How to Store Food in a Stainless Steel Pot

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When your stomach is full after a hearty meal, it's easy to get lazy when it's time to clean up and put away the leftovers.
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When your stomach is full after a hearty meal, it's easy to get lazy when it's time to clean up and put away the leftovers. One way to make kitchen cleaning faster and save dishes is to simply throw a lid on your cookware and store the leftovers in your metal cooking pots. Some people live by this practice while others worry they could die by it, fearing that toxins in the metal will leach into their food. With so much conflicting information online, it's hard to find the truth about storing food in stainless steel containers.

That's because the answer isn't simple. Stainless steel by itself is safe for your food, but your food could actually damage the cookware. And although the stainless steel is safe, it's often combined with other metals that may not be. Your best bet is to avoid storing leftovers in stainless steel cookware when you can. When you can't, make sure you do so as safely as possible.

Protecting Your Health

According to Clemson University, stainless steel does not leach into foods or cause any illnesses — but that doesn't necessarily mean that stainless steel food containers are safe. Although prized for its durability as well as scratch and corrosion resistance, stainless steel cookware conducts heat very poorly. To overcome this obstacle and promote even cooking, manufacturers often add other metals to their cookware, such as aluminum or copper.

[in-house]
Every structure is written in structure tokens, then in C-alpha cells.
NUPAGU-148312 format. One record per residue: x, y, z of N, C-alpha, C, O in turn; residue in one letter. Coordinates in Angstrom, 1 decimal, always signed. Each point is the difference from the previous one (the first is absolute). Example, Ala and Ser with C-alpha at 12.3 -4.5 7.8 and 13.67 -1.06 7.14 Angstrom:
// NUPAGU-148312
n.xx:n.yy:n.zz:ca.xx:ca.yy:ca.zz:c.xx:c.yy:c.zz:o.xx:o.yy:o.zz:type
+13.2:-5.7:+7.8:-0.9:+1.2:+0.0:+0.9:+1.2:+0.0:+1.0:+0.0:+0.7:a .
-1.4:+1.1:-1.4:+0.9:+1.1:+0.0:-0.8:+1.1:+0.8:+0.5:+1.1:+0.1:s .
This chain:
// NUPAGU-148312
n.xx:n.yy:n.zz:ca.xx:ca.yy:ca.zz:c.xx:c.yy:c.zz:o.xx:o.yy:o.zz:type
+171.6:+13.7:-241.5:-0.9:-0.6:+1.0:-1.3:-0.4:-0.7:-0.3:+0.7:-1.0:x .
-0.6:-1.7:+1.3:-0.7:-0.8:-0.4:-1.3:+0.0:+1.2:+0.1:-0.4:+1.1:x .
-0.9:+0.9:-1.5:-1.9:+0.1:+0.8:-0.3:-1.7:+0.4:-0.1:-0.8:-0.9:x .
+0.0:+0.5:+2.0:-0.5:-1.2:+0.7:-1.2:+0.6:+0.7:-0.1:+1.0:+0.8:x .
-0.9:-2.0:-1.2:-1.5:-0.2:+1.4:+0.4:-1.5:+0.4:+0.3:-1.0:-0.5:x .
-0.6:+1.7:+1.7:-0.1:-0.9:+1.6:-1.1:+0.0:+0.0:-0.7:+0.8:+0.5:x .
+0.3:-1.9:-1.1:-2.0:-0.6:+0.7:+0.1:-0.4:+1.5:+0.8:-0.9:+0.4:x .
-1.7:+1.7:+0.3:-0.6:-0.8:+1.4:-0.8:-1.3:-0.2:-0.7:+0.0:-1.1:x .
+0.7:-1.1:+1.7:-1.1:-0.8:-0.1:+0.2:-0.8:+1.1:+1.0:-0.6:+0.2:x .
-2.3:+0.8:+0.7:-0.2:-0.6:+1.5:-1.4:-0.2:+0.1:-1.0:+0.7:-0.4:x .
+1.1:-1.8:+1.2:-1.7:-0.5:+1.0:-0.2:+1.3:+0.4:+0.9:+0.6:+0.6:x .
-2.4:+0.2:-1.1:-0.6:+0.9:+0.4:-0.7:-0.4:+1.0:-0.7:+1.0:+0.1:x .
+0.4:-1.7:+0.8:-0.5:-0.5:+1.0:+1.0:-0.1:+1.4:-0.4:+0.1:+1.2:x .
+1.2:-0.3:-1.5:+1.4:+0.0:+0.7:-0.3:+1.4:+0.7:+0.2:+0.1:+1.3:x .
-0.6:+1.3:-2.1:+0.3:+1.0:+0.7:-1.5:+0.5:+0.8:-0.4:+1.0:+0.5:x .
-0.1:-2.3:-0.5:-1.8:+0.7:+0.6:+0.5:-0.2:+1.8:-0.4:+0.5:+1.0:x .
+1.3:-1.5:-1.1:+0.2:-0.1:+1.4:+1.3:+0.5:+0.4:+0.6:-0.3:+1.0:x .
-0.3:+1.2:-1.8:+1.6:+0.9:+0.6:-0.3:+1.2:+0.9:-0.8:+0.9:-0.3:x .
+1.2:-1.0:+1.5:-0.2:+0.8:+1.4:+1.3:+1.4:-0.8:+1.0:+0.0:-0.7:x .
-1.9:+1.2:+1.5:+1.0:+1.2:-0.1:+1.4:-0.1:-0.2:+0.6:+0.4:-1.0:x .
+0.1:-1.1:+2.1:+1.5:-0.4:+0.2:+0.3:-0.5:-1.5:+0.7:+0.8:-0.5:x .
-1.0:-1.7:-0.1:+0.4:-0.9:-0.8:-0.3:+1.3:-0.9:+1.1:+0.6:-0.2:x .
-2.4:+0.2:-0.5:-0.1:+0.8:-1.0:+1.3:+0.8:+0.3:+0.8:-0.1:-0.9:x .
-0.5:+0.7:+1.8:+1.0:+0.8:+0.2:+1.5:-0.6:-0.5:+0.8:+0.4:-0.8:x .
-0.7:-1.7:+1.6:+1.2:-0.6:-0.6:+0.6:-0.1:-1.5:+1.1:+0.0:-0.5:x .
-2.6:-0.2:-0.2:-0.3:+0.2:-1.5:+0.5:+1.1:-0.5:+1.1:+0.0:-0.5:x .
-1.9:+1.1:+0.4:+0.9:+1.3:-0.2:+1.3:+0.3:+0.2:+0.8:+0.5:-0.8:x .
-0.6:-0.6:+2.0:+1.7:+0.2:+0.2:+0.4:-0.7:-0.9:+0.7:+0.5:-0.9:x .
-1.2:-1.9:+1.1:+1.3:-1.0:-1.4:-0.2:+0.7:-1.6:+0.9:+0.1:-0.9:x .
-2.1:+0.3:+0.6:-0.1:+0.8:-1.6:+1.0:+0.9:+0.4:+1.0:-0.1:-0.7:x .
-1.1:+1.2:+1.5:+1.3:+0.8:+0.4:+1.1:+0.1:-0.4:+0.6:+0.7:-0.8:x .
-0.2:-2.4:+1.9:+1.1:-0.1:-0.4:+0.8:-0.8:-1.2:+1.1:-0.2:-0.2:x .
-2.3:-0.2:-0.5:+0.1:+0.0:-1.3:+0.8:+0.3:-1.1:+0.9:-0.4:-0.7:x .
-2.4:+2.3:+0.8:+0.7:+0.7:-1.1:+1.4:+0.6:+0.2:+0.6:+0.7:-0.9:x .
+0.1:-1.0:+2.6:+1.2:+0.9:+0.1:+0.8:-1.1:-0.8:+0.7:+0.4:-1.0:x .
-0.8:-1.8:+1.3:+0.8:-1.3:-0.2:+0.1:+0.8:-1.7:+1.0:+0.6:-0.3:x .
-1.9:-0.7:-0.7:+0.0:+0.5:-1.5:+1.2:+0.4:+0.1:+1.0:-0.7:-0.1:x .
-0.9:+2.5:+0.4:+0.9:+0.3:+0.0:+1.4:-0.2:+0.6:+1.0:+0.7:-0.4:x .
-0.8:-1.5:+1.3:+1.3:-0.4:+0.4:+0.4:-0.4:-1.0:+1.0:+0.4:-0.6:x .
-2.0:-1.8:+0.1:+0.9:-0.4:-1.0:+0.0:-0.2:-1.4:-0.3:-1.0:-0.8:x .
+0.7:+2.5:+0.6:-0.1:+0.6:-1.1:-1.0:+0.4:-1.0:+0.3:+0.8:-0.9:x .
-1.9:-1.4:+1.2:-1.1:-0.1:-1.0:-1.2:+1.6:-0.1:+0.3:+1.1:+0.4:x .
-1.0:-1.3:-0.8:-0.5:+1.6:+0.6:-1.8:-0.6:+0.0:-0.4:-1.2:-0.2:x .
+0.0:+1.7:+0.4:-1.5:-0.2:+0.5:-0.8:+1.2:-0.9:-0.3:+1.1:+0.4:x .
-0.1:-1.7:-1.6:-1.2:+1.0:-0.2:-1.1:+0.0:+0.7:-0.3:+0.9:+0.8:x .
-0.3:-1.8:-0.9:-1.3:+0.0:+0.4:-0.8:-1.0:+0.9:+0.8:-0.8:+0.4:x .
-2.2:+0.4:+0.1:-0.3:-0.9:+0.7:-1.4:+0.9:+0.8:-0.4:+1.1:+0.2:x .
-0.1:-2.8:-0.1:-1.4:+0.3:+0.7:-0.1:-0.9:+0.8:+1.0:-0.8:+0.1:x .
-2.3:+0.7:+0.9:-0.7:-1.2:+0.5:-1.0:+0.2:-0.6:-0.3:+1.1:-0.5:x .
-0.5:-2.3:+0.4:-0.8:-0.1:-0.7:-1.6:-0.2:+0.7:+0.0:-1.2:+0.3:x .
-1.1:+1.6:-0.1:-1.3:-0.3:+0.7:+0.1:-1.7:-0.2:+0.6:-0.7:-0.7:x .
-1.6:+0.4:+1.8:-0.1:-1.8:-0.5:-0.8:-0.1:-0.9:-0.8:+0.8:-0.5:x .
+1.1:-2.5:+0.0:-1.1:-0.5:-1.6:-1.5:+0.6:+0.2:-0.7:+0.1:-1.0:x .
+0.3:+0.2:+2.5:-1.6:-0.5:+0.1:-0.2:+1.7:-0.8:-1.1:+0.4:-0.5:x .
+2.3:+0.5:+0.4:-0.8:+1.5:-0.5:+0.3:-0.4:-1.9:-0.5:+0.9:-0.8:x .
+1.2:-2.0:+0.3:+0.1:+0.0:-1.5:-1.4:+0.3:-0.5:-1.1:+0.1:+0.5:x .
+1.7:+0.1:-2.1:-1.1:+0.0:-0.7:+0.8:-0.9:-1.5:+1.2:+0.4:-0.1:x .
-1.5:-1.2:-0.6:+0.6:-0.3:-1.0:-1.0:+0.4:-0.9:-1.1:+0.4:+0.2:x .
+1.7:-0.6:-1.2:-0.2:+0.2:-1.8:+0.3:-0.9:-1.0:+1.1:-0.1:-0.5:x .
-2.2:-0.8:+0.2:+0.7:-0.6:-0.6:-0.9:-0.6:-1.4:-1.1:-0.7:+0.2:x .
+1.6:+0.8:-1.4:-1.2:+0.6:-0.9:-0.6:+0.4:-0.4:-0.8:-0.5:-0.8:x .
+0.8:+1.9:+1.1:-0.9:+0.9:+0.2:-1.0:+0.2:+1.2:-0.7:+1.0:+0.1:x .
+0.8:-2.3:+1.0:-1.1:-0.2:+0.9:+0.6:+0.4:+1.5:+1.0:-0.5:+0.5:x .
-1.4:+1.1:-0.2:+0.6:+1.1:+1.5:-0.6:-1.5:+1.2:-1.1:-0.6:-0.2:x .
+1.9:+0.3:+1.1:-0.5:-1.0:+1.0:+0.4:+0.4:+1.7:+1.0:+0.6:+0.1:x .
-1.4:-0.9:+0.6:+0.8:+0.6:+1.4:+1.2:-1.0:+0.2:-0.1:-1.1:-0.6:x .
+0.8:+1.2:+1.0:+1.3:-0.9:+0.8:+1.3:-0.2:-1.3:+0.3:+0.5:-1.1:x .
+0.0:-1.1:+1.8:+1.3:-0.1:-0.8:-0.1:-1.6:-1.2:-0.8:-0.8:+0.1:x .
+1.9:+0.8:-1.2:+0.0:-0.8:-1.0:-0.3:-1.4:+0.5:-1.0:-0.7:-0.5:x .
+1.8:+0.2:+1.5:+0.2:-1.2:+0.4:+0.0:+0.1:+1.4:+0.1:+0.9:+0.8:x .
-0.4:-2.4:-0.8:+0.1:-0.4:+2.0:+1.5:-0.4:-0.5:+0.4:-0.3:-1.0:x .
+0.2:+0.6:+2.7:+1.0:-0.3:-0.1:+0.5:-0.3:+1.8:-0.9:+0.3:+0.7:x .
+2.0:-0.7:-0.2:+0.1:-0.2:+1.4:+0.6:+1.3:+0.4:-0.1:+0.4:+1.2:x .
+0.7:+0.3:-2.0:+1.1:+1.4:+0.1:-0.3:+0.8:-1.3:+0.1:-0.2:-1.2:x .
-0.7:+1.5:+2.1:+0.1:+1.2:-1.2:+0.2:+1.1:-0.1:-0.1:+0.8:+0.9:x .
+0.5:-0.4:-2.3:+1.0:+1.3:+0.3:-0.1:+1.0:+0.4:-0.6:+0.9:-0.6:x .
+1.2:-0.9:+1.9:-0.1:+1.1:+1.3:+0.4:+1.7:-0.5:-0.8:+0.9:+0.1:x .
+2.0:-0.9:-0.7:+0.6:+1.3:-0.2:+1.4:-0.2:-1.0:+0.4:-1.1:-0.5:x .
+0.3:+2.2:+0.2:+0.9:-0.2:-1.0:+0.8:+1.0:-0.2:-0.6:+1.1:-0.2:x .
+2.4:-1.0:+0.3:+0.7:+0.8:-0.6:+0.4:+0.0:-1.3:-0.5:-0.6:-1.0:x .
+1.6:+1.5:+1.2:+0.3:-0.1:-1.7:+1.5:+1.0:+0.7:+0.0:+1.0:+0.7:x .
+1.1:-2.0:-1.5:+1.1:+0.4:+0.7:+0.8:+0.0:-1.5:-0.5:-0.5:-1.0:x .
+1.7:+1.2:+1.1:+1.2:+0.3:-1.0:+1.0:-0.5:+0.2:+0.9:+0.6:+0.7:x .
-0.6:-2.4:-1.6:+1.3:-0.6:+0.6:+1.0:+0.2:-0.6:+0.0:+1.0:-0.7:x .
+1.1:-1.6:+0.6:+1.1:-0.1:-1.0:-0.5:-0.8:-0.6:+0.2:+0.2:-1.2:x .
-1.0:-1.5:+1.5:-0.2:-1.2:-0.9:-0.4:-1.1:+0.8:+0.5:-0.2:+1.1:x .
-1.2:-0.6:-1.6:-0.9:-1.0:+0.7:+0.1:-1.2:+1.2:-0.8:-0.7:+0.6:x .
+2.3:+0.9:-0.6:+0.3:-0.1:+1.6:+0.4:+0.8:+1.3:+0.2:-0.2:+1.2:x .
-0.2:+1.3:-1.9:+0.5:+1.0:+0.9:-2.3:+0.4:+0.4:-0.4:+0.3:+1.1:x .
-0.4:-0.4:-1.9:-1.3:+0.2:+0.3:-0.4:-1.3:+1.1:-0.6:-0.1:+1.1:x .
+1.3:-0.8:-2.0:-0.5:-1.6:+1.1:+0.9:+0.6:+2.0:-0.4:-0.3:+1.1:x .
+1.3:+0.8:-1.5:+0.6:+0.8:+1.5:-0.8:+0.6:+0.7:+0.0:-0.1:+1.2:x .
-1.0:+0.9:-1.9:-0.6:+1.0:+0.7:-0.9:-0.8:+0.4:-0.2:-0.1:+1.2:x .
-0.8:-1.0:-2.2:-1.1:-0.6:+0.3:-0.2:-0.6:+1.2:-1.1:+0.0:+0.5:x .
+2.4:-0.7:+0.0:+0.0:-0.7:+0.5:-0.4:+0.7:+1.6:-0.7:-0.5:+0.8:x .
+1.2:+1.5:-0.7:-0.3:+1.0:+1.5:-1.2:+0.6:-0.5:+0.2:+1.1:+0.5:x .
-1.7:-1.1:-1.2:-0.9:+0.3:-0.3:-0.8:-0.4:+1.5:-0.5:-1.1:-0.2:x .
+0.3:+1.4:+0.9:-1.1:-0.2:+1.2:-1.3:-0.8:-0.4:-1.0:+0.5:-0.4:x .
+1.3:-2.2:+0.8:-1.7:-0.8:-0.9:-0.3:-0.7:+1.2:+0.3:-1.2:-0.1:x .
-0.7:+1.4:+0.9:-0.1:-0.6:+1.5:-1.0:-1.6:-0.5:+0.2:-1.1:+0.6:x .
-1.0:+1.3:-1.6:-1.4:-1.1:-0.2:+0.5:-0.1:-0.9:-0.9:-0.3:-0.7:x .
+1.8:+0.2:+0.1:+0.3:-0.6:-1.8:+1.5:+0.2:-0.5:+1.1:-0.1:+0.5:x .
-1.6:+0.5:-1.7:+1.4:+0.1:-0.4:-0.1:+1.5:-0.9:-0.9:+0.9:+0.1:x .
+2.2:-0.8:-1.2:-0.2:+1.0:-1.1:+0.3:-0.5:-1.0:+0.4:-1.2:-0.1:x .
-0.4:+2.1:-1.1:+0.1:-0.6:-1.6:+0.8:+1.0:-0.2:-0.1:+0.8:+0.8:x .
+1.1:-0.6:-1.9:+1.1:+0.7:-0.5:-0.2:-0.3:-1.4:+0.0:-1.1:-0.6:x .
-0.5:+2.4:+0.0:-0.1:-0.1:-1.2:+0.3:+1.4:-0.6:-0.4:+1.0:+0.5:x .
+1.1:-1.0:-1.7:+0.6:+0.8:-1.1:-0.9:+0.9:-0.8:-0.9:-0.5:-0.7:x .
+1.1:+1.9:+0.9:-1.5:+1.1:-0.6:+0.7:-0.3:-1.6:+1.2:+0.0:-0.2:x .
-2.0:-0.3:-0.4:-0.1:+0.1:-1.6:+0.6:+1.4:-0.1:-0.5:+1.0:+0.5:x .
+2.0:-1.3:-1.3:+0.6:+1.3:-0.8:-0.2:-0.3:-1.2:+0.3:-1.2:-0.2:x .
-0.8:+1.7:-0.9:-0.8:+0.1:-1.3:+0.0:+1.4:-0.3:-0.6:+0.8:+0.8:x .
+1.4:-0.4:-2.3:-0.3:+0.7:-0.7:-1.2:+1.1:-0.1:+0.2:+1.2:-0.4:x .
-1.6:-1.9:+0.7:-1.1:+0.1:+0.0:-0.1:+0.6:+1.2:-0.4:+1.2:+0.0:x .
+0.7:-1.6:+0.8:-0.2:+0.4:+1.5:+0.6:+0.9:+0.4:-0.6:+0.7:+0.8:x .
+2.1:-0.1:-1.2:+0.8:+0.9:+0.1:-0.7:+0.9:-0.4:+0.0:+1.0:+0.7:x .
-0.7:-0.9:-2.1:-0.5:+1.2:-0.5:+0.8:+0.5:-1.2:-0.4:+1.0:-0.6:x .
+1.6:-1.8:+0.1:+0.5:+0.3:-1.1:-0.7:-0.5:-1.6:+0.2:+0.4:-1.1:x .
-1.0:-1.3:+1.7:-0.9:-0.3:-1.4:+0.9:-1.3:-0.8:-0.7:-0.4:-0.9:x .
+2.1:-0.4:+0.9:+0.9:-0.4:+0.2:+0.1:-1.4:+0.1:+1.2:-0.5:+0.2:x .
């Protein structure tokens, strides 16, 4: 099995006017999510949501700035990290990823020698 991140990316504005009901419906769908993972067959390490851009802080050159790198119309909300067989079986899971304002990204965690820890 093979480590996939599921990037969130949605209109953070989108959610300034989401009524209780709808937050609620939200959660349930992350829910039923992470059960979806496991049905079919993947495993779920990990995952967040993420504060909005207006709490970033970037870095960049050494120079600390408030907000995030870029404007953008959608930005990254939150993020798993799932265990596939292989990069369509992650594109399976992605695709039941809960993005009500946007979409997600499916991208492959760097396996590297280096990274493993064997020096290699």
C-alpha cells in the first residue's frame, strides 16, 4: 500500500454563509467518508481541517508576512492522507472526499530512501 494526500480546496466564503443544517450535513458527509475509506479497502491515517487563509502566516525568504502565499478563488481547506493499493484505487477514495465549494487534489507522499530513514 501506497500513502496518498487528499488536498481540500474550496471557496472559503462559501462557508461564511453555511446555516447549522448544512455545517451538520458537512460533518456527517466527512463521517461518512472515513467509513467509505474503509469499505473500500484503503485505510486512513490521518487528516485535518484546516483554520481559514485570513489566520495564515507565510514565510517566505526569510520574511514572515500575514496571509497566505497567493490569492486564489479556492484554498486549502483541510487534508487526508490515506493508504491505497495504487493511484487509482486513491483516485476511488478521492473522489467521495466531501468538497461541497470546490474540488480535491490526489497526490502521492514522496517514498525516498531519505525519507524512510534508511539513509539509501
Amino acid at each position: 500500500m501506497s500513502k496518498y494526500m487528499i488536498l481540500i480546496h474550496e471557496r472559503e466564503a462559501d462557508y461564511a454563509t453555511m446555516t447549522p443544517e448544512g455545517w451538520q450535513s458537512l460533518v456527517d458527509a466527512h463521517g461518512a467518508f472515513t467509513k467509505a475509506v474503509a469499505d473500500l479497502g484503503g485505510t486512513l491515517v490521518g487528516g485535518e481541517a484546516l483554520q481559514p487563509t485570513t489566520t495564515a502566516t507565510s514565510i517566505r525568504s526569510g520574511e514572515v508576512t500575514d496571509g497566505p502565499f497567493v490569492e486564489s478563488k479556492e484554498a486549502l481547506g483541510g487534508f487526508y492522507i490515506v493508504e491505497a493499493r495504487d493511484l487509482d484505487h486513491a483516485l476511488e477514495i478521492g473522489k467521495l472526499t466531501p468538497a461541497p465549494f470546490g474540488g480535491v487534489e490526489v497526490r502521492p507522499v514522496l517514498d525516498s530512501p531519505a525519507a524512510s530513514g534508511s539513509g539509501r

These added metals can leach into stored food, especially if the pan is scratched or pitted. Over time, continuous exposure to food containing these metals can lead to heavy metal poisoning. As such, occasionally storing food in stainless steel cookware is probably fine, but it's not something you should make a habit of.

Note too that stainless steel often contains chromium and nickel. For most people this isn't an issue. Some people, however, are more sensitive to these metals than others. If you're one of them, it's best to avoid both cooking with and storing food in stainless steel.

Protecting Your Cookware

You may manage to eat food stored in a stainless steel pot and escape unscathed, but the container may not get so lucky. Acidic foods that contain tomato sauce, vinegar or citrus juice can damage the stainless steel, as can undissolved salt crystals. It's generally safe to cook these foods in stainless steel, but you should avoid storing them in it.

If you do, your cookware could develop small pits. Pitting increases the risk that food will stick to the pot and be hard to remove. It also increases your risk of exposure to metals added to the pan to promote even heating.

Stainless Steel in the Fridge

As a general rule, it's safest to store food in glass or plastic containers. If you're in a hurry or if a big holiday meal has used up your usual storage containers, you can store your food in a stainless steel pot. According to AZ Central, however, food stored in stainless steel cookware goes bad faster than food stored in more airtight containers.

To protect yourself from food spoilage, always seal the top of your cookware tightly with plastic wrap or aluminum foil before placing the lid on the pot. Try to place large pots in the back of your refrigerator so smaller containers don't get lost behind them and forgotten. Use leftovers stored in stainless steel as fast as you can so that the food absorbs as little metal as possible.

references

Home is where the heart is, and Michelle frequently pens articles about ways to keep yours looking great and feeling cozy. Whether you want help organizing your closet, picking a paint color or finishing drywall, Michelle has you covered. If she's not puttering in the house, you'll find her in the garden playing in the dirt. Her garden articles provide tips and insight that anyone can use to turn a brown thumb green. You'll find her work on Modern Mom, The Nest and eHow as well as sprinkled throughout your other online home decor and improvement favorites.

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